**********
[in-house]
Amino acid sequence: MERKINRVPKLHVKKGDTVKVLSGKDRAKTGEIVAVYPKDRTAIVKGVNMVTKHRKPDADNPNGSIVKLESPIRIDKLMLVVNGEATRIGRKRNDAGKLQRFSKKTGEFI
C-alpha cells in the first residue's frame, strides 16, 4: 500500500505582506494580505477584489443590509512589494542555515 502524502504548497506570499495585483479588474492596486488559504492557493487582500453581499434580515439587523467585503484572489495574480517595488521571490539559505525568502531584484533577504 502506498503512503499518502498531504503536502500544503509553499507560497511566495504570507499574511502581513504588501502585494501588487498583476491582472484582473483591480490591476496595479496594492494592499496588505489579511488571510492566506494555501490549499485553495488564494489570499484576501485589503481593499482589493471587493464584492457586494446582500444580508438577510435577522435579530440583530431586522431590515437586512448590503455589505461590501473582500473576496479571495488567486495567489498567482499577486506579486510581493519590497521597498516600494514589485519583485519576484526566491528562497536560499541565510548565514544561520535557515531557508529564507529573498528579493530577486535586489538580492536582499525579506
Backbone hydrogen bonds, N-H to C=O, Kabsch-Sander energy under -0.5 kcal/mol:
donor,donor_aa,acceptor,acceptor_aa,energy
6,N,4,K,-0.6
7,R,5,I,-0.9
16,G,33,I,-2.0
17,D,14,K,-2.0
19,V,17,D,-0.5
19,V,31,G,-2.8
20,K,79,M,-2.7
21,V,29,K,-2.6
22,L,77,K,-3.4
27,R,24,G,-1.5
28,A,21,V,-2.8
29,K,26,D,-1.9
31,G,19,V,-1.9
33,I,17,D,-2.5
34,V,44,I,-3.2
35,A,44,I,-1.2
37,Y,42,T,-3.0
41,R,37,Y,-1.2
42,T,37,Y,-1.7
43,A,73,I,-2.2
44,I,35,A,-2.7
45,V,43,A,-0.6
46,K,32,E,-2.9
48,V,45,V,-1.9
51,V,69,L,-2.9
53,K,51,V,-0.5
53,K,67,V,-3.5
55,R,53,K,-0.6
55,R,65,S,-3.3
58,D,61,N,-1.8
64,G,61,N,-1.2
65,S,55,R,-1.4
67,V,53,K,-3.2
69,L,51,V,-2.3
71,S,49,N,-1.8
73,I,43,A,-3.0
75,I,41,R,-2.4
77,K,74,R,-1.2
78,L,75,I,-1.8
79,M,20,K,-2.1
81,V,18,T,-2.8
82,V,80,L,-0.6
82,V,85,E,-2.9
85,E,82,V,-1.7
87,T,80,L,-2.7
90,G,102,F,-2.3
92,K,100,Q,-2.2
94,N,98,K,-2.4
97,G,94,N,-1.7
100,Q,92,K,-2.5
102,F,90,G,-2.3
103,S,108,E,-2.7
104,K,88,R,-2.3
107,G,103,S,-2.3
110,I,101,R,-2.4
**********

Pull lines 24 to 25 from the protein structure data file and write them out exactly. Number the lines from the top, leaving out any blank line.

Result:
42,T,37,Y,-1.7
43,A,73,I,-2.2